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Jennifer Murdley's Toad (Magic Shop Books)by Bruce Coville
Her heart still pounding from the chase, Jennifer walked on. It was only when she was halfway to the end of the street that she noticed the little shop. ELIVES' MAGIC SUPPLIES S. H. ELIVES, PROP. read the old-fashioned letters on the window.
Jennifer felt a tickle of nervousness. She had a sense that something strange was about to happen. Something special. Maybe something she could write about. Not for Mrs. Hopwell, but for herself, just because she wanted to — which was the best kind of writing, anyway.
She looked around. The street was deserted. After a moment of hesitation, she slipped into the shop.
It was wonderful; a fascinating display of Chinese rings, top hats, oversized cards, and other magician's equipment hung from the walls, lay scattered on the shelves, and sat crammed in big display cases.
Moving aside a chain of jewel-colored silk scarves, Jennifer ran her fingers over a dark wooden box that had a dragon carved deep into its surface. She was turning to examine the much bigger box nearby — clearly made for sawing people in half — when she noticed the wall lined with cages.
Most of the cages held doves and rabbits — for pulling out of hats, she guessed. But some of the cages had far more interesting animals: lizards, snakes, toads, and bats. Beyond the wall of cages was one more animal, a stuffed owl that sat perched on the huge, old-fashioned cash register at the back of the room.
Maybe I can get a pet for my essay, thought Jennifer, trying to imagine what her mother would say if she came home with a bat.
Wondering if there was a bell next to the cash register to call for a clerk, she began walking toward the counter. As she did, the owl twisted its head and looked straight at her. It uttered a low, eerie hoot, blinked, and returned to its original motionless position — so precisely that Jennifer still wasn't sure whether it was alive or some mechanical gadget.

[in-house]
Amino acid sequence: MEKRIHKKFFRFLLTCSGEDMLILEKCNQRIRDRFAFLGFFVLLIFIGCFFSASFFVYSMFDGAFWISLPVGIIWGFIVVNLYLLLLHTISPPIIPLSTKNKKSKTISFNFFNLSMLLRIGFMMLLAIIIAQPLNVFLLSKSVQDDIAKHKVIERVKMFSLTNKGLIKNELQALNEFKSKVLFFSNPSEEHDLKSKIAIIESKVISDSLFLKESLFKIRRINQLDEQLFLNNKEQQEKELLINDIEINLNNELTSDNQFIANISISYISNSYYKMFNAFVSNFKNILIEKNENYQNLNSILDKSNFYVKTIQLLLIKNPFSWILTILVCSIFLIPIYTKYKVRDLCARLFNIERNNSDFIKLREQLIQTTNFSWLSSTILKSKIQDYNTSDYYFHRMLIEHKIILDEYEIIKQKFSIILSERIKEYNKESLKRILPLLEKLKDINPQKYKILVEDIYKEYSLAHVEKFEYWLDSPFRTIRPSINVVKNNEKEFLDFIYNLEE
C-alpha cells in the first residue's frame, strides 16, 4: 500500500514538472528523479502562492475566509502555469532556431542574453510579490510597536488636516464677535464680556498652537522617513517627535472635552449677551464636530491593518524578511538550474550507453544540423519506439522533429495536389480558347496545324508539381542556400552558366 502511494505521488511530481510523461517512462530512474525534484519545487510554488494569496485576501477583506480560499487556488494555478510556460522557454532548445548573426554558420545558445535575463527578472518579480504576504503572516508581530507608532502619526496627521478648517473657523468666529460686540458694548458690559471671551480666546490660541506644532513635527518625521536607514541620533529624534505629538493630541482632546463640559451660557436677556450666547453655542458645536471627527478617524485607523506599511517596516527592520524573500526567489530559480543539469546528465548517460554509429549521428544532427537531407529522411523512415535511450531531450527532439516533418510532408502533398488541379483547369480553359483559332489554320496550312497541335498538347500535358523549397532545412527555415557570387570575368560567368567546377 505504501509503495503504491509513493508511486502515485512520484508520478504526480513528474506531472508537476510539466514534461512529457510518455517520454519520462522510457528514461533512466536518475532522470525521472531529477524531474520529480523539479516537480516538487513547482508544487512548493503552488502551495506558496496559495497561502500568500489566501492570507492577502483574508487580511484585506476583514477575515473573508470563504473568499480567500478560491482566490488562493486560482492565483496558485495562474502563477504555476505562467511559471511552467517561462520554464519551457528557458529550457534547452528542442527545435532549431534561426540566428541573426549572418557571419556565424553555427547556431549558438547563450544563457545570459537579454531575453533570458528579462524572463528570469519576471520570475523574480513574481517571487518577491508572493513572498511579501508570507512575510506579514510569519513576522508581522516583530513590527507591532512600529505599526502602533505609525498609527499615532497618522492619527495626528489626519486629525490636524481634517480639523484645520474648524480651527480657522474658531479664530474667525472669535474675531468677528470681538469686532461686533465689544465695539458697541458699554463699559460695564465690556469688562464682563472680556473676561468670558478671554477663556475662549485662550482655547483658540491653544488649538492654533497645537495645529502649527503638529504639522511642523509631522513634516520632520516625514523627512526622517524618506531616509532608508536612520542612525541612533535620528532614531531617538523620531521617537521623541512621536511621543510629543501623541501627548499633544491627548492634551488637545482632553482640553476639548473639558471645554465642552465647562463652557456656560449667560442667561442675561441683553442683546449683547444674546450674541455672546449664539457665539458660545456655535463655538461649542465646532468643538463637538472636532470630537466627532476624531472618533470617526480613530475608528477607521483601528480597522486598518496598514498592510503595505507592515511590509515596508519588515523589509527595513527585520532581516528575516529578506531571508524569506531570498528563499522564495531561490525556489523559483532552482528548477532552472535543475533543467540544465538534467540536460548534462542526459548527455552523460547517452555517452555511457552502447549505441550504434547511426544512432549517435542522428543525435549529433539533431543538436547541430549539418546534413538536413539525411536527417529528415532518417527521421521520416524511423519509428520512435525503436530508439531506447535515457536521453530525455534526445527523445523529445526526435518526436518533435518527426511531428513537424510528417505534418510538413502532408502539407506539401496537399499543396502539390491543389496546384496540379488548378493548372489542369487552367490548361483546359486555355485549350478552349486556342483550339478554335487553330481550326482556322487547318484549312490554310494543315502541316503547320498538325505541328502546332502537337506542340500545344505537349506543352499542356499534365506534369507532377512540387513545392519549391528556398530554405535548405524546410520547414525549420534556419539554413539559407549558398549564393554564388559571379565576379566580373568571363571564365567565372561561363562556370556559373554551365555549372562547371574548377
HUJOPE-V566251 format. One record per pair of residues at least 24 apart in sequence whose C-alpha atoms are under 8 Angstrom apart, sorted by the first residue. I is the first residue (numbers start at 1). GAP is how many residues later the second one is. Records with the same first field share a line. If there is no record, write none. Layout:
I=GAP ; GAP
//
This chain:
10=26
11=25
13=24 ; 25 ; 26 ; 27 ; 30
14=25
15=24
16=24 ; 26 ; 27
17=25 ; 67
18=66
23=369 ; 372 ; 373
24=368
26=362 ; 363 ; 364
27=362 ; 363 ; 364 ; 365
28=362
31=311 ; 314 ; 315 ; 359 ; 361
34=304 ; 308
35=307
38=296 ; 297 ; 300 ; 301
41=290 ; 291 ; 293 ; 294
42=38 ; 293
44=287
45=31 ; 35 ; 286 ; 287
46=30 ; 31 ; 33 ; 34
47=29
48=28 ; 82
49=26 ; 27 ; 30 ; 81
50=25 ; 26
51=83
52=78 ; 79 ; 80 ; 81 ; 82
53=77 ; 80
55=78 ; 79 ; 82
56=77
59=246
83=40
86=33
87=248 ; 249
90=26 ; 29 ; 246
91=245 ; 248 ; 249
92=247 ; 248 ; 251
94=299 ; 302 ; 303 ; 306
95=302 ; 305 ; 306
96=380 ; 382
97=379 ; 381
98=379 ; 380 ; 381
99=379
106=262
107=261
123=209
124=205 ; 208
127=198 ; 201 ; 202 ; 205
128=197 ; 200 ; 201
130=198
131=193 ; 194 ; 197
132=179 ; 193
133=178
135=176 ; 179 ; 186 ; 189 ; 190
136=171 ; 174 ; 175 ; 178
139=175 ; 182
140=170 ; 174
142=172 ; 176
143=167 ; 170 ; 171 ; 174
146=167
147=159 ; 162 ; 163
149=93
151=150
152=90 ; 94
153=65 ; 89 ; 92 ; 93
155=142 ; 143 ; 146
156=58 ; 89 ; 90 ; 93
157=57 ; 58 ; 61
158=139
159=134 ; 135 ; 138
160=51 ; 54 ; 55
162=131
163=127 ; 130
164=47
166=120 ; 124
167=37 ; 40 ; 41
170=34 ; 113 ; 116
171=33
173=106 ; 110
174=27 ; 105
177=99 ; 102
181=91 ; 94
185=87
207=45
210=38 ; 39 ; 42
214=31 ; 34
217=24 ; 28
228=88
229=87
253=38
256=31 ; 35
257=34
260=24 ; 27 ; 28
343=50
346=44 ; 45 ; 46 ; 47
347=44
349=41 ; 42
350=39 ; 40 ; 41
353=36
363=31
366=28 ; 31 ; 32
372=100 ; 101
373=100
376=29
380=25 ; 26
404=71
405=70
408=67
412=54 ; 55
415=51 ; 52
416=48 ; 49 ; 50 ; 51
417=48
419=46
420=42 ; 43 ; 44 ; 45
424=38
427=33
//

"Peace, Uwila," snapped an impatient voice from the back of the shop. "I know she's there."
Moments later an old man shuffled through the beaded curtain that covered the doorway behind the counter. As he stepped through, the strings of beads blew outward, and Jennifer caught the scent of an ocean breeze — which surprised her, since the ocean was hundreds of miles away. But any thoughts about the ocean were washed away by her interest in the old man himself, who was so wrinkled he made her think of the apple dolls at the Folk Museum. Stopping directly in front of her, he peered at her intensely, paused for a moment, then said, "Well?"
Jennifer realized she had been staring. Blushing a bit, she replied, "I'd like to buy one of your animals."
"I don't know yet." Glancing at the unmoving owl, she asked hopefully, "Is he real?"
The owl shook its feathers and squawked. The old man frowned. "Uwila is very real, but not for sale."
Jennifer sighed. An owl would have been nice. On the other hand, it would have been hard to care for. Probably she should go for something simple.
"What about the toads?" she asked.
The old man shook his head. "I doubt you want one of them. They're a hundred dollars. Each."
It was Jennifer's turn to squawk. "A hundred dollars?"
"That's what I said," the old man replied, his voice testy.
"But they're only toads."
"I am well aware that they are toads. I would not call them 'only' toads; that offends them. And the price is as I said."
"I'm not going to pay a hundred dollars for an old toad!"